It looked very likely that the conclusions of the review had already been decided as:
- the report was to be published before the end of the year,
- it was commissioned by the Treasury, not the Business Department,
- John Penrose had no obvious qualifications or experience, but
- he was married to Dido Harding, a close confidant of the Prime Minister and Dominic Cummings.
Three months before the end of the Brexit transition period was, of course, far too late to begin such an important review.
The Penrose Report itself (Power to the People) was long, wide-ranging and detailed but caused no immediate excitement or impact. It described how competition and consumer protection policies were struggling to cope with Big Tech and how everyone wanted 'faster and more predictable competition decisions' but failed to find any solutions which commanded wide agreement. It contained lots of interesting ideas, such as County Competition Courts but had been written far too quickly to be able to address the obstacles to the success of such innovations. And it was published well before the end of the Covid pandemic and well before the economic consequences of Brexit had become clear, and so could not claim to have addressed the principal concerns that had supposedly led to its requisition.
Here are its key recommendations:
- That the UK competition authority, the Competition and Markets Authority (CMA) “should become a micro-economic sibling for the Bank of England’s well-established public macro-economic role, responsible for tracking progress of UK competition, consumer rights, supply-side reforms and productivity improvements”;
- That the CMA should publish an annual ‘State of Competition and Consumer Detriment’ report that looks to identifying progress and problems across all sectors;
- That the CMA’s consumer powers ought to be strengthened and brought in line with its competition toolkit;
- That “the Government must establish a taskforce to complete an end-to-end review and redesign of procedures and case management in CMA and CAT”;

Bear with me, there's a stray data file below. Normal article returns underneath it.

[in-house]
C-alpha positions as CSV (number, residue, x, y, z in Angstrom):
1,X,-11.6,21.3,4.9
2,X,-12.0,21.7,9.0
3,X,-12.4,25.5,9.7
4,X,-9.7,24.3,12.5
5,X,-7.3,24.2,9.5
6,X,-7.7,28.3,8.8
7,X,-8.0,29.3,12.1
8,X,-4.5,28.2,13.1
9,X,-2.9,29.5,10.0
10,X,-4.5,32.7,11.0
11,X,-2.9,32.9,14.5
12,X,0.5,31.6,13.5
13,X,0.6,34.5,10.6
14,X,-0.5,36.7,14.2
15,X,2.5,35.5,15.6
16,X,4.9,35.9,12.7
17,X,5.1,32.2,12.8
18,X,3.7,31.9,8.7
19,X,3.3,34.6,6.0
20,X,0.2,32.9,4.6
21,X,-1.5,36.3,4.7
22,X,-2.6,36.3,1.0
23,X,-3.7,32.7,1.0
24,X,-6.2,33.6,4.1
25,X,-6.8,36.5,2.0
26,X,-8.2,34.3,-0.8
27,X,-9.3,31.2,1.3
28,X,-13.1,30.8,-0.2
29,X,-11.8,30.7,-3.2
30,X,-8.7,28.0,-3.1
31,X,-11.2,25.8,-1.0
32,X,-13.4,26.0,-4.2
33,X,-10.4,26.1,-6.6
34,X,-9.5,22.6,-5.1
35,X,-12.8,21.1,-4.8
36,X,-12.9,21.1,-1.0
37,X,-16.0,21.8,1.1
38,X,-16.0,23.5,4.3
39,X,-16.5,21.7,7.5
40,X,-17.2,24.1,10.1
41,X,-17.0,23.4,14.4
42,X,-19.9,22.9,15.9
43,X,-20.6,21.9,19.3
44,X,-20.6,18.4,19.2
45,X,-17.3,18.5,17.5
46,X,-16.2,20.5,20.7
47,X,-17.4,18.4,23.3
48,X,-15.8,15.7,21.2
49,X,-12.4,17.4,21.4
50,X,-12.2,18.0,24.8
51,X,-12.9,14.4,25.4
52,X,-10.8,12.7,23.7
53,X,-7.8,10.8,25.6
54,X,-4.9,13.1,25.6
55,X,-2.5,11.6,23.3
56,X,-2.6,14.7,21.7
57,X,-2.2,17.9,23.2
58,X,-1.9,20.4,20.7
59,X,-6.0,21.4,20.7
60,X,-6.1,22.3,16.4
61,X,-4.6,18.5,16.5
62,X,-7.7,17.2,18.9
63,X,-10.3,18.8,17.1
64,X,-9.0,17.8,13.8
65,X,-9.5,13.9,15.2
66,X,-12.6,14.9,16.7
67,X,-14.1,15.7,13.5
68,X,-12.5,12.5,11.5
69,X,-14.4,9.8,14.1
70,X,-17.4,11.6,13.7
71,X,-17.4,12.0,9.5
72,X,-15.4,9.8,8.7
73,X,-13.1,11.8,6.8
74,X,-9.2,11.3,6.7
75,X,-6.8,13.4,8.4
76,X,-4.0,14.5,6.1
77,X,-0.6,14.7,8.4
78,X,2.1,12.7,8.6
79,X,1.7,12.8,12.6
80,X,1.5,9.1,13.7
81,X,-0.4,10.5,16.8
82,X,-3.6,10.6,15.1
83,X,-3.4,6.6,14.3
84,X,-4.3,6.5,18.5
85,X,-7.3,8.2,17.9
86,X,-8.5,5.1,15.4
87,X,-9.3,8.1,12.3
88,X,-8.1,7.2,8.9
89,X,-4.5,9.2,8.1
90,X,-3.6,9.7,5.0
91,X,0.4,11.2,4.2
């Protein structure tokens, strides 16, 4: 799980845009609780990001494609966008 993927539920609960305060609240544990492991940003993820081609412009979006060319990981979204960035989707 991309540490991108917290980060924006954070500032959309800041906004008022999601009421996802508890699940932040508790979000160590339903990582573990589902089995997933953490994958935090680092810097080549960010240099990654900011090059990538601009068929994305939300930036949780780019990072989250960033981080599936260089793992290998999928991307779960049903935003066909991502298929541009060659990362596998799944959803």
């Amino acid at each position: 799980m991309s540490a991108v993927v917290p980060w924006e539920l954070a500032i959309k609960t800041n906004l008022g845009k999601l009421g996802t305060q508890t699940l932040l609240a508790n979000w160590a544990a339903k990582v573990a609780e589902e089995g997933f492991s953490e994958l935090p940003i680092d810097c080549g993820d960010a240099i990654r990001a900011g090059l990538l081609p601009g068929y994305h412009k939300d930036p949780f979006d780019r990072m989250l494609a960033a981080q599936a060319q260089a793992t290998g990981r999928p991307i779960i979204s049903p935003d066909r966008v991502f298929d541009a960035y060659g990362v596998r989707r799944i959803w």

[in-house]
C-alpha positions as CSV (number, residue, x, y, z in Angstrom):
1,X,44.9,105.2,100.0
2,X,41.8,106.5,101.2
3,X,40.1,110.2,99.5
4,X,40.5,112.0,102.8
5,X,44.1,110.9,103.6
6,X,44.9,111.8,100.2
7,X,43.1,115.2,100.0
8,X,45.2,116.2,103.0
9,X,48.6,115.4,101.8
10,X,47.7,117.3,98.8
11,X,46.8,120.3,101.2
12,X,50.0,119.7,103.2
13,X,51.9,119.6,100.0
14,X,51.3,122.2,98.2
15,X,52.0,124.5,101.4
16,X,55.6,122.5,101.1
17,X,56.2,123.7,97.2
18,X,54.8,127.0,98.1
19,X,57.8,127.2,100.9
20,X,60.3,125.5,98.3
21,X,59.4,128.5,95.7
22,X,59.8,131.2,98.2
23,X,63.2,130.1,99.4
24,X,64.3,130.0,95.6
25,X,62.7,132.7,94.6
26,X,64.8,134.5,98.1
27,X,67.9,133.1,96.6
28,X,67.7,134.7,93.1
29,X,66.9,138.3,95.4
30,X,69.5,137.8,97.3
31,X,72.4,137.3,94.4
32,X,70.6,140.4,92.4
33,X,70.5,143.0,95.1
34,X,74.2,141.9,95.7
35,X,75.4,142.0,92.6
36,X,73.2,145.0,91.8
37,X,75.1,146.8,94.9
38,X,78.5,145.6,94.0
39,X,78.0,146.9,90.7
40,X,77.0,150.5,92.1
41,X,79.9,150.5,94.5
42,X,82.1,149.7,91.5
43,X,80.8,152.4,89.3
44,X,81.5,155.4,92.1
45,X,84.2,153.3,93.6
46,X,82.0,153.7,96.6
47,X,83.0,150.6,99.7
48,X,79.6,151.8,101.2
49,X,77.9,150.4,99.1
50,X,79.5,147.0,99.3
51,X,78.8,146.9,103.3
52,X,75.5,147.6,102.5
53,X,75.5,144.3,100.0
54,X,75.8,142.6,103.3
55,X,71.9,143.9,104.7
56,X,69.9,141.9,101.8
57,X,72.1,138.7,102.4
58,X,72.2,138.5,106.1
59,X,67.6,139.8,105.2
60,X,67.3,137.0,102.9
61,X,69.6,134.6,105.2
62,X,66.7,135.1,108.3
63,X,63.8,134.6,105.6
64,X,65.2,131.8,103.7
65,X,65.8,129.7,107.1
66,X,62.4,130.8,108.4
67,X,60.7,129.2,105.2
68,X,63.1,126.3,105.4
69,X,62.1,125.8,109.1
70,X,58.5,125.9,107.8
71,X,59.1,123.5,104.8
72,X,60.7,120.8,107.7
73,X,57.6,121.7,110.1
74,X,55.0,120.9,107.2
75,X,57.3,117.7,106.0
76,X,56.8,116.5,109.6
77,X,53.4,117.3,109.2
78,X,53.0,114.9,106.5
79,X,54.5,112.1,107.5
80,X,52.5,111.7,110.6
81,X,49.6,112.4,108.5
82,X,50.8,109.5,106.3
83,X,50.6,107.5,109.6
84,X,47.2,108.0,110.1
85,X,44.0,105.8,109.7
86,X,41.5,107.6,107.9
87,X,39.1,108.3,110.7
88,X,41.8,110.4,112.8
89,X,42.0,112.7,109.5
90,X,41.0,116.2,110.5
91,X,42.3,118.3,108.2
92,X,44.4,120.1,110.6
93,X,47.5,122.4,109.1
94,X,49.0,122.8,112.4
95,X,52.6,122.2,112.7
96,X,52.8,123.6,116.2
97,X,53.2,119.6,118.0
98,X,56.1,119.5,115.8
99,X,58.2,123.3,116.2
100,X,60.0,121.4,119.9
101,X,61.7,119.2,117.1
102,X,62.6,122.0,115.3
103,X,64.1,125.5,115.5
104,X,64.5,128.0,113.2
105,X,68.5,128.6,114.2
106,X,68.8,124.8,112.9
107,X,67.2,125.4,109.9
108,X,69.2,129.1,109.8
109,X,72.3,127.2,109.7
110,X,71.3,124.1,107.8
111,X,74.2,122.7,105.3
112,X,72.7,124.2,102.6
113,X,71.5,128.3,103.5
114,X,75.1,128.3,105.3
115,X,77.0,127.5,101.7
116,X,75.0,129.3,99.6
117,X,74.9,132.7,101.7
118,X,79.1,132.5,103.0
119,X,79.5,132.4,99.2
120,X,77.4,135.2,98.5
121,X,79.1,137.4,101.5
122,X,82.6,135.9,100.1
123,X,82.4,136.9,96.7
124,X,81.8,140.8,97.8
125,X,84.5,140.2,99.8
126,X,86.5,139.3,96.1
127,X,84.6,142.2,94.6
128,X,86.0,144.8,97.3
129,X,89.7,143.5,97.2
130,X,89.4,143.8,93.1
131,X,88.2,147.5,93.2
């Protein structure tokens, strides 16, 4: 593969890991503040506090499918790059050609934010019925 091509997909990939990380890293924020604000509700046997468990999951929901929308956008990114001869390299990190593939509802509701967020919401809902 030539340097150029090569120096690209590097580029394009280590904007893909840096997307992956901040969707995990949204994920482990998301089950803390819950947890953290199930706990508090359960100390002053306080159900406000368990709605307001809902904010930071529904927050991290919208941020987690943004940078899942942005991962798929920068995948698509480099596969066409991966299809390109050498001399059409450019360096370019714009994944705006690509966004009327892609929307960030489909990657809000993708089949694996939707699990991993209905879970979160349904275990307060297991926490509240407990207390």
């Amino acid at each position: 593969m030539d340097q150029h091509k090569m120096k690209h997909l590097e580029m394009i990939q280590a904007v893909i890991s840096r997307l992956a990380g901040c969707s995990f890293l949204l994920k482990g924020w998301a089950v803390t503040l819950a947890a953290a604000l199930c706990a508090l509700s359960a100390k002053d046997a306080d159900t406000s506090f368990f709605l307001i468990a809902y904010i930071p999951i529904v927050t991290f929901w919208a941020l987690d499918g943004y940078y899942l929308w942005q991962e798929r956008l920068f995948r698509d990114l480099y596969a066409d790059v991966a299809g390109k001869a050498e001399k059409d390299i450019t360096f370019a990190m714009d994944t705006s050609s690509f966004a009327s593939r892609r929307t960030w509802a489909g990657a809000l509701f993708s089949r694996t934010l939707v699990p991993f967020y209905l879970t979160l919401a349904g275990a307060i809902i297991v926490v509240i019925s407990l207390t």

- That the government should look to cut red tape costs with a revived Better Regulation regime;
- That the CMA’s new digital market unit be “called the Network & Data Monopolies Unit (NDMU) and it’s extra-strong upfront powers must:
- Be a ring-fenced addition to the rest of CMA’s existing competition and consumer powers, so it can use the normal ones wherever possible.
- Only apply to individual firms that own and run new network and data monopolies, rather than to the rest of the sector in which they work.
- Only apply to problems which CMA’s existing competition and consumer powers can’t solve already.
- Only be extended with Parliament’s consent.”;
- That an audit be undertaken of all the sector regulators’ legal duties so that they all have a “strong, clear ‘competition for the benefit of consumers first, regulation only as a last resort’ primary legal duty”;
- That “we should independently-auction the contracts to build and upgrade the network monopoly infrastructure in each regulated industry, rather than handing them to the incumbent monopoly-owners instead”;
- That “We should create new, cheap, efficient, fast-track County Competition Courts for local and regional cases (the tier below existing CAT fast-track cases) with very tight case management”;
- That the “CMA should update its guidelines on what treating customers fairly means in practice, including ‘transactional fairness’ in its work, so it is as easy as possible for businesses, charities and public bodies to identify and avoid problems in advance, and so the guidelines keep up with changing attitudes of what society views as ‘fair’ in future too.”; and
- That “Ministers should develop new options on how to prevent fast-growing UK-based firms in fast-growing sectors (in other words, successful firms in the industries of the future) from being poached offshore for non-commercial reasons, without damaging our attractiveness for FDI by creating disproportionate political risks at the same time.”